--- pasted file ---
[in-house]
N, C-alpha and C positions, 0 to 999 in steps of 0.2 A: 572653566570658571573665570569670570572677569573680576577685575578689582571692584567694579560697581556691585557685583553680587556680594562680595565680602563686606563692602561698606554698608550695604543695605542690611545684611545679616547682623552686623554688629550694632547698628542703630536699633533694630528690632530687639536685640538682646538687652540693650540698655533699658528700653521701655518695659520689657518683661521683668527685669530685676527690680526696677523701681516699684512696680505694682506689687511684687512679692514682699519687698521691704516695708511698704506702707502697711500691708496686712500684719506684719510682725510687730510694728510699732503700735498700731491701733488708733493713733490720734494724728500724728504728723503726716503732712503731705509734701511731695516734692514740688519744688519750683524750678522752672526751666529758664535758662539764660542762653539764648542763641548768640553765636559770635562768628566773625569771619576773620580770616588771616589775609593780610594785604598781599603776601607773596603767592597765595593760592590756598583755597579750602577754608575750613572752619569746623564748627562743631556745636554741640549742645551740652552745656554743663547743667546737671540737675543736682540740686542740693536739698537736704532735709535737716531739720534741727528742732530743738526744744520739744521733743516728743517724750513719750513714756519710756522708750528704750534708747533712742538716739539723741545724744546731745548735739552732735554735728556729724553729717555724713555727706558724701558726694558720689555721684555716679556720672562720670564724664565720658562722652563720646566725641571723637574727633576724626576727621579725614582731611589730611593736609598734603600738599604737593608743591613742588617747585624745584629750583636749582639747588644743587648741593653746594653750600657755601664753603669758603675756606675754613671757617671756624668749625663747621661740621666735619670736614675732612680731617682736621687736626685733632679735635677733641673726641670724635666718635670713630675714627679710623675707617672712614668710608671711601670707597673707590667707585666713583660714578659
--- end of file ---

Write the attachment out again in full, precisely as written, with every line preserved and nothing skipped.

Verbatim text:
[in-house]
N, C-alpha and C positions, 0 to 999 in steps of 0.2 A: 572653566570658571573665570569670570572677569573680576577685575578689582571692584567694579560697581556691585557685583553680587556680594562680595565680602563686606563692602561698606554698608550695604543695605542690611545684611545679616547682623552686623554688629550694632547698628542703630536699633533694630528690632530687639536685640538682646538687652540693650540698655533699658528700653521701655518695659520689657518683661521683668527685669530685676527690680526696677523701681516699684512696680505694682506689687511684687512679692514682699519687698521691704516695708511698704506702707502697711500691708496686712500684719506684719510682725510687730510694728510699732503700735498700731491701733488708733493713733490720734494724728500724728504728723503726716503732712503731705509734701511731695516734692514740688519744688519750683524750678522752672526751666529758664535758662539764660542762653539764648542763641548768640553765636559770635562768628566773625569771619576773620580770616588771616589775609593780610594785604598781599603776601607773596603767592597765595593760592590756598583755597579750602577754608575750613572752619569746623564748627562743631556745636554741640549742645551740652552745656554743663547743667546737671540737675543736682540740686542740693536739698537736704532735709535737716531739720534741727528742732530743738526744744520739744521733743516728743517724750513719750513714756519710756522708750528704750534708747533712742538716739539723741545724744546731745548735739552732735554735728556729724553729717555724713555727706558724701558726694558720689555721684555716679556720672562720670564724664565720658562722652563720646566725641571723637574727633576724626576727621579725614582731611589730611593736609598734603600738599604737593608743591613742588617747585624745584629750583636749582639747588644743587648741593653746594653750600657755601664753603669758603675756606675754613671757617671756624668749625663747621661740621666735619670736614675732612680731617682736621687736626685733632679735635677733641673726641670724635666718635670713630675714627679710623675707617672712614668710608671711601670707597673707590667707585666713583660714578659